Art Works Blog

Taking Note: How Do We Read? Let’s Count the Ways

The corporate sponsors of a marketing study called “The Infinite Dial” describe it as “the longest-running survey of digital media consumer behavior in America.” The 2019 survey report, which Edison Research and Triton Digital released earlier this year, focuses largely on podcasting, social media, smart speakers, and online audio content. However, it does number audiobook-listening among other digital behaviors.

By 2019, according to the report, fully half of the U.S. population surveyed (aged 12 and above) had ever listened to audiobooks, compared with 44 percent in the previous year. “Along with increases in podcast listening,” the report notes, “audiobook consumption also surged, indicating a trend towards spoken word audio consumption.” Similarly, a Pew Research Center study early this year found that the number of adults who used audiobooks in the past year climbed six percentage points from the 2018 period.

Data from publishers support this narrative. An Association of American Publishers report, also from earlier this year, showed that sales of downloaded audiobooks leapt 37 percent from 2017 to 2018, marking the third consecutive year of double-digit growth for the category. In Britain, publishers have remarked a similar rise, noting a bump in audiobook sales even while print-book sales have dropped.

This background is useful for any consideration of reading habits in the U.S. Within the next few months, the National Endowment for the Arts will release a research report on how Americans read books and literature. Based on data from the 2017 Survey of Public Participation in the Arts, the report finds that 55.5 percent of U.S. adults (131 8. million) read books outside work or school—either in print or digital formats, inclusive of audiobooks.

How do these survey findings track with the ascendancy of digital/audio reading formats? Put it this way: at 44.5 percent, the share of adults who read or listened to books in digital formats (though these digital readers may have read some print books as well) is now greater than the share of adults who read print books alone (25.1 percent).

Over the years, the Arts Endowment survey has asked differently-worded questions about online reading and audiobook-listening. For that reason, trend comparisons are hard to make. All the same, in 2017, the proportion of U.S. adults who read print or digital books—including audiobooks—was greater than the share who read print or digital books in 2008 (54.3 percent), when audiobook-listeners were not explicitly counted.

Some other takeaways from the report:

  • Young readers, especially those aged 18-24, are more likely than other groups to be digital/audio readers who also may be reading print books. Americans aged 65 and older are more likely than other groups to be print-only readers.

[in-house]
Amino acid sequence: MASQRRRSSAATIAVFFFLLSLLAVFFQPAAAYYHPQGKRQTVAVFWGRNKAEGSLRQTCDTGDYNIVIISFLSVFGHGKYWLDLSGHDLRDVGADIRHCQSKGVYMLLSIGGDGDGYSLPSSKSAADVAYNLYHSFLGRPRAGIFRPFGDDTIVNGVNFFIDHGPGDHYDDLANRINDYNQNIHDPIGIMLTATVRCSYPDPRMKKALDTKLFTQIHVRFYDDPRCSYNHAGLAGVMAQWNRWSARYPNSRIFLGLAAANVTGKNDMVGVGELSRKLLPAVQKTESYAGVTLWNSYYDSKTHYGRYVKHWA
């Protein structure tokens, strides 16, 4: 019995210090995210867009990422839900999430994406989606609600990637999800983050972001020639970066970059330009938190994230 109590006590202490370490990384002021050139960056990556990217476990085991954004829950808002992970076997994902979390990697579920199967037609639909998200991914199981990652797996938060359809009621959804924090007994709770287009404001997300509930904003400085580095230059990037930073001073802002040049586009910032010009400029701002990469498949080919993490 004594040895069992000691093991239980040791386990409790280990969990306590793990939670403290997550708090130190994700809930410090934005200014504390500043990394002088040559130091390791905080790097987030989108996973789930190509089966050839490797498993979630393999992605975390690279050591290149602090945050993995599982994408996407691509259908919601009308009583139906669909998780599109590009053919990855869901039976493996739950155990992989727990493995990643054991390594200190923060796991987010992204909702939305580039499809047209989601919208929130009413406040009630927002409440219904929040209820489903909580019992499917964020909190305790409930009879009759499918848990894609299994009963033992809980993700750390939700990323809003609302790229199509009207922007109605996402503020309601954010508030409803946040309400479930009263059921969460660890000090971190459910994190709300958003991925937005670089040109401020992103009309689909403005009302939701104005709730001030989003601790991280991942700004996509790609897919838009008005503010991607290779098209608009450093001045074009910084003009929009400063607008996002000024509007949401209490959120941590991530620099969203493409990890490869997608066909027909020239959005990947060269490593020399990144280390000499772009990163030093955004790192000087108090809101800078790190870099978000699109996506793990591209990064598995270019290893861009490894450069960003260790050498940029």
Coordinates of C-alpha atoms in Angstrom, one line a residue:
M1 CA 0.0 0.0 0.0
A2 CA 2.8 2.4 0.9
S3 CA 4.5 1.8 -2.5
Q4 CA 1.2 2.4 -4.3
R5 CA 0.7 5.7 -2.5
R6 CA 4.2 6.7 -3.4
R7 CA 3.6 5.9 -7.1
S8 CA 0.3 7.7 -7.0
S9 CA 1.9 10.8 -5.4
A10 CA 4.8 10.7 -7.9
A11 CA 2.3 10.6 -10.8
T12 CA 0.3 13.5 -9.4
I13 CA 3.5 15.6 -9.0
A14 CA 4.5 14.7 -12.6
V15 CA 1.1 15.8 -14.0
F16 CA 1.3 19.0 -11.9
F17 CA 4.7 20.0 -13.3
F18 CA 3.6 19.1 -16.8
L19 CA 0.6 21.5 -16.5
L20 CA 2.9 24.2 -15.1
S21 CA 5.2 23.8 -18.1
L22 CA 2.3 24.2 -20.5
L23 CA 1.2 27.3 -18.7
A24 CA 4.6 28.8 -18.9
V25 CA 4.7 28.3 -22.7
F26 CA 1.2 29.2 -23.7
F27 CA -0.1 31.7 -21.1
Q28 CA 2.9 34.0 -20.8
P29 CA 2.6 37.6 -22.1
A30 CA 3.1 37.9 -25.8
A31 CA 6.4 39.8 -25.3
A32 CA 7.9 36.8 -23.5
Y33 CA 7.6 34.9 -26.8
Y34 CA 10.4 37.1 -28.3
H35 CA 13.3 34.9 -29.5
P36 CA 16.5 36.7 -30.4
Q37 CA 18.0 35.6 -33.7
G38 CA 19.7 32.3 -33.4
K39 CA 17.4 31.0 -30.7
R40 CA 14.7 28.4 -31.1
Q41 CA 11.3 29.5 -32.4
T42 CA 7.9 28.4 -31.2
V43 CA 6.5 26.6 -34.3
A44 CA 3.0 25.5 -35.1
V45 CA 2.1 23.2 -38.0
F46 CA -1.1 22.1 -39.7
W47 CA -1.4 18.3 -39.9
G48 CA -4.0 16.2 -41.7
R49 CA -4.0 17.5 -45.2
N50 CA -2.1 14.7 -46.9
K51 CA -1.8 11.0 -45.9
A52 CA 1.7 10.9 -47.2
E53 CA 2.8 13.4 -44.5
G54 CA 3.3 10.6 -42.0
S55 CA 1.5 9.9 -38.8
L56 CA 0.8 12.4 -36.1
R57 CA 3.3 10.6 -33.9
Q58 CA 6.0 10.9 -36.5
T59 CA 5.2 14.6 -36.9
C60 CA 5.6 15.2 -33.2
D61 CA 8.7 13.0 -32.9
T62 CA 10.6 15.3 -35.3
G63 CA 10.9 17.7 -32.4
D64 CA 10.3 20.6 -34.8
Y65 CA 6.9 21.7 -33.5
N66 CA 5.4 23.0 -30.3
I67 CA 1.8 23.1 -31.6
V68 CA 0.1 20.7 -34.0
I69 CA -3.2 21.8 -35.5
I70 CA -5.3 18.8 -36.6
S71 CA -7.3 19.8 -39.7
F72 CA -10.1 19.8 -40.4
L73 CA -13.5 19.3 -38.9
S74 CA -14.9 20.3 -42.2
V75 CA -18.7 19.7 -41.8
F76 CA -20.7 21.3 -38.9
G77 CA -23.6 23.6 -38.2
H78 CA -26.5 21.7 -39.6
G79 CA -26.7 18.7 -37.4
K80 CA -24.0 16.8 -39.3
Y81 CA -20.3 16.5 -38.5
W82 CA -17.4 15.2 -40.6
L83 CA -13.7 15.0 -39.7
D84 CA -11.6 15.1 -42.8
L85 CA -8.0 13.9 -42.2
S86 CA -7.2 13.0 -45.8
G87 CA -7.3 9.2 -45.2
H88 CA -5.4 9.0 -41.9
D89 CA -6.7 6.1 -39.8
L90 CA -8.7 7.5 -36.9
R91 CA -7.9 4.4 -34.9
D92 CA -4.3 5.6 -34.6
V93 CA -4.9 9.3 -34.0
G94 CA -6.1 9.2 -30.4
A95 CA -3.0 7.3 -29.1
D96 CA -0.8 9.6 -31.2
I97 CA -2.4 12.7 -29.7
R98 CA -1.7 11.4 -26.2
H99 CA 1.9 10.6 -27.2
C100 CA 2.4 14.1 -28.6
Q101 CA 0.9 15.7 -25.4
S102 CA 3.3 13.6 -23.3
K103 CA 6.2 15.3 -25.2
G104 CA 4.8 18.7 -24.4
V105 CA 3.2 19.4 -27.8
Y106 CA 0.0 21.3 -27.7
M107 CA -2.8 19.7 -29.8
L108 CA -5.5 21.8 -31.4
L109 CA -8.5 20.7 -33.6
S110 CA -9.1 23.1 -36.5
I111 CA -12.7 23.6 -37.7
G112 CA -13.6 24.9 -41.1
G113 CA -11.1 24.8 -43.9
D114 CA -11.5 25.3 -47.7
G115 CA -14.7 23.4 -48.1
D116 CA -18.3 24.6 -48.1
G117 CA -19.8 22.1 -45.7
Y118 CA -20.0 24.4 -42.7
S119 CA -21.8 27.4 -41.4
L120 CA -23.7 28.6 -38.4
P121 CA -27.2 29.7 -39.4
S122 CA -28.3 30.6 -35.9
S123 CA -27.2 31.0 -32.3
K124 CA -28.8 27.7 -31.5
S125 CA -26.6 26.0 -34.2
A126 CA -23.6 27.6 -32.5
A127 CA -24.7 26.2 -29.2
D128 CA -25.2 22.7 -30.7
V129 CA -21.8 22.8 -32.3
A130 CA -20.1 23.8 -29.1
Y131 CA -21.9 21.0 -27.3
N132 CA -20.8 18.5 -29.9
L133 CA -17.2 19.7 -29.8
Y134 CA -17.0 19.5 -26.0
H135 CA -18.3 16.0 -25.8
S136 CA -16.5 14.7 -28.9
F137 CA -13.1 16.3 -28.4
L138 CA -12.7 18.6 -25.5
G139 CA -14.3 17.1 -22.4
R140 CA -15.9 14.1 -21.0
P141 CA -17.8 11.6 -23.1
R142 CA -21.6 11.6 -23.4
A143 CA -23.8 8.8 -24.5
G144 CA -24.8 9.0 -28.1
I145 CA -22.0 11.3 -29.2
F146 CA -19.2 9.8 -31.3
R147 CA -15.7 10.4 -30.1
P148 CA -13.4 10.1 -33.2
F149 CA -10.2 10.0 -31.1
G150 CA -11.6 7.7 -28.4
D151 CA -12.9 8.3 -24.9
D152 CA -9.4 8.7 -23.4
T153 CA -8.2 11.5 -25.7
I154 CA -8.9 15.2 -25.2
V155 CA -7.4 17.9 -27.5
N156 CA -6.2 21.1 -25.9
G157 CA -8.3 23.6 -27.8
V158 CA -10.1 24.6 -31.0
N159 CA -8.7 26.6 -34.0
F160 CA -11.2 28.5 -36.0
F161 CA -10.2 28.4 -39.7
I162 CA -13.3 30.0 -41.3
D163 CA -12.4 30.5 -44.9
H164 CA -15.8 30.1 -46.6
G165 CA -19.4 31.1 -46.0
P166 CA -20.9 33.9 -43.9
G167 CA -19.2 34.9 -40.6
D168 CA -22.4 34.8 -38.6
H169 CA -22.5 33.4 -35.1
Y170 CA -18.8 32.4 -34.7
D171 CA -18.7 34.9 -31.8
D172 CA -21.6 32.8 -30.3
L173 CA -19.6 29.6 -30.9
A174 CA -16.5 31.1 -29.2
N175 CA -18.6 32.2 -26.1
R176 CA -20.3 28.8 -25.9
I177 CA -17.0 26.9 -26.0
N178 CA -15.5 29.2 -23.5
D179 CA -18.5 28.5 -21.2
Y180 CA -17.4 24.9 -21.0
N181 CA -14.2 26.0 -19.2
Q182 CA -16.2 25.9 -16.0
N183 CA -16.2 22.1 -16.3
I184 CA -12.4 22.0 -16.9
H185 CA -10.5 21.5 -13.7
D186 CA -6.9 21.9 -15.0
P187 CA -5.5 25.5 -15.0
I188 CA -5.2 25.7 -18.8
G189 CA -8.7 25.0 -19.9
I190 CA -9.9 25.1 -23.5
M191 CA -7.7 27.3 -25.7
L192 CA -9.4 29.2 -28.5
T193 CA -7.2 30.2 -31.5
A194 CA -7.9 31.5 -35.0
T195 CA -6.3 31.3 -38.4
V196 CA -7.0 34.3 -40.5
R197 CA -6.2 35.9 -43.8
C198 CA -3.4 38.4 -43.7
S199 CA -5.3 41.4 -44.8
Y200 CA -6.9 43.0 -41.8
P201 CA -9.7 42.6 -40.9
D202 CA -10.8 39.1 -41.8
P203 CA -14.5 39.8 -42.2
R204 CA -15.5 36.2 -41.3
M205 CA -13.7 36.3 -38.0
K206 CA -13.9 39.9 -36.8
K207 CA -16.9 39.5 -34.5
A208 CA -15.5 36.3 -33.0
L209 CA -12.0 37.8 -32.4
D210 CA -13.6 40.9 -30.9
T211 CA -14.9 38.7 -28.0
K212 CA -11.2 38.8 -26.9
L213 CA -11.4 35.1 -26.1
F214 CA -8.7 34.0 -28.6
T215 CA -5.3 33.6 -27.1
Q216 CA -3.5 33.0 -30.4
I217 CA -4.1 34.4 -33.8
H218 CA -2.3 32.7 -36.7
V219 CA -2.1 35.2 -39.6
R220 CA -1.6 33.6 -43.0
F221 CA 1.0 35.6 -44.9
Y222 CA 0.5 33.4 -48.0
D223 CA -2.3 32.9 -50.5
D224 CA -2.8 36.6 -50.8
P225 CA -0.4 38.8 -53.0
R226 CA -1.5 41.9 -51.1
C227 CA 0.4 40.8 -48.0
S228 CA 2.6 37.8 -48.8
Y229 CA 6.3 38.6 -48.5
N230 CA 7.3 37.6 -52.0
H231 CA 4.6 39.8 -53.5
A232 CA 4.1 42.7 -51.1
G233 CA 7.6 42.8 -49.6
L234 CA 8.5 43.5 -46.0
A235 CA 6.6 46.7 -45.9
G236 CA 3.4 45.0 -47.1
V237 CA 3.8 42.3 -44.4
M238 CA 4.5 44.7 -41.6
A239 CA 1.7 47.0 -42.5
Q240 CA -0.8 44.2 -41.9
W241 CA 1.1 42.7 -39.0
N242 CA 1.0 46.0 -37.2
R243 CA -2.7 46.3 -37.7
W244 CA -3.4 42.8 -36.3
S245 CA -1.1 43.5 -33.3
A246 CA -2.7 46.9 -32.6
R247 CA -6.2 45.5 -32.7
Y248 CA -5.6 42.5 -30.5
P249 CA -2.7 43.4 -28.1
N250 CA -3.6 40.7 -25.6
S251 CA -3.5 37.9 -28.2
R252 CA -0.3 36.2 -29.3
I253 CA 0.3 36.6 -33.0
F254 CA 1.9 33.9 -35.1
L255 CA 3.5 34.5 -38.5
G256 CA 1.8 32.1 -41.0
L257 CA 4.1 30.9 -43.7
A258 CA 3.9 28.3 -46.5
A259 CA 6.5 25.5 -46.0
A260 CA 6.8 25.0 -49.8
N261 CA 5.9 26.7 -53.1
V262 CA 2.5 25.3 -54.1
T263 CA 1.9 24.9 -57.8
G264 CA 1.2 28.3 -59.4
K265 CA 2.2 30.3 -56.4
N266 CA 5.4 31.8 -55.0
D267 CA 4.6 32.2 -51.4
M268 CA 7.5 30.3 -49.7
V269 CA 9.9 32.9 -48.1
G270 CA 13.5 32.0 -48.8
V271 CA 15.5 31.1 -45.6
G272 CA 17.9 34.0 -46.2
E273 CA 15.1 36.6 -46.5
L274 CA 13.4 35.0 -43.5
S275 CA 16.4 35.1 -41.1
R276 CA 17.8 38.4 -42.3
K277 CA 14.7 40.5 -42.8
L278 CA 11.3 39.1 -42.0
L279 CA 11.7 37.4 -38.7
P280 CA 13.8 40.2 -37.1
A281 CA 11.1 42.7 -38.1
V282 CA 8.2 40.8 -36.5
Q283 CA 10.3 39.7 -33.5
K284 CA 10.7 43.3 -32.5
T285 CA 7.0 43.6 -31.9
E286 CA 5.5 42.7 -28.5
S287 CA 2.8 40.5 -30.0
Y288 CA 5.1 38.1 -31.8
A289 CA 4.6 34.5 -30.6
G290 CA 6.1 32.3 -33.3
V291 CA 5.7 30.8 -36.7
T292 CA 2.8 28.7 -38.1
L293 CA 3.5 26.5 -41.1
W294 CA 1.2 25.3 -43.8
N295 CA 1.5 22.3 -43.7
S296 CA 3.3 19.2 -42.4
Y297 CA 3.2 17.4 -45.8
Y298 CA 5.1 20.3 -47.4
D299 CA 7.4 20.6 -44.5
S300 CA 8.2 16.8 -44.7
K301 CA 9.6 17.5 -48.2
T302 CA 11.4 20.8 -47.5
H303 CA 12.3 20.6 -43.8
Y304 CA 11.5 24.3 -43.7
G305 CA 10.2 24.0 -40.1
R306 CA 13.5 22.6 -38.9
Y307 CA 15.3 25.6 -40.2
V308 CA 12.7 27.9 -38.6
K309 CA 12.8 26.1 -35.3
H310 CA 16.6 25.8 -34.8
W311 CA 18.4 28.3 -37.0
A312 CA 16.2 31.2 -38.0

• Regardless of the format they use, older Americans read books at generally higher rates than younger readers.
  • Adults who read e-books and listen to audiobooks consume the most books per year: a median of ten versus four for print-only readers.
  • Readers of poetry and graphic novels are more likely to be digital/audio readers (who may also read print books) than print-only readers. By contrast, readers of novels or short stories, or works of biography, history, and religion, are more likely to be print-only readers.
  • Digital/audio readers frequently engage in other cultural activities and support the arts. Print-only readers report comparable lower levels of these activities.

Statistics about how often Americans from different backgrounds consume books, and on which platforms, are of obvious utility to literary organizations, libraries, and publishers who seek to boost overall levels of literary engagement. But recent results from the U.S. Department of Education’s National Assessment of Educational Progress (NAEP) reading tests point to another reason for tracking adults’ patterns of literary behavior.

According to the NAEP results, the average reading score of 4th and 8th-graders slipped between 2017 and 2019, with the number of “proficient” readers also in decline. Distressingly, as Peggy G. Carr, the associate commissioner of the National Center for Education Statistics commented on Oct. 30th: “the lowest performing students—those readers who struggle most—have made no progress from the first NAEP administration almost 30 years ago.”

Historically, analysis of NAEP data has shown that the number of books in the home is positively correlated with reading scores. For now, we lack corresponding data on how the availability of e-books or audiobooks shapes the reading abilities of children and teenagers. Confronted with the 2019 reading scores, education researchers may want to devote more attention to how people read, and not solely how well or how often. 

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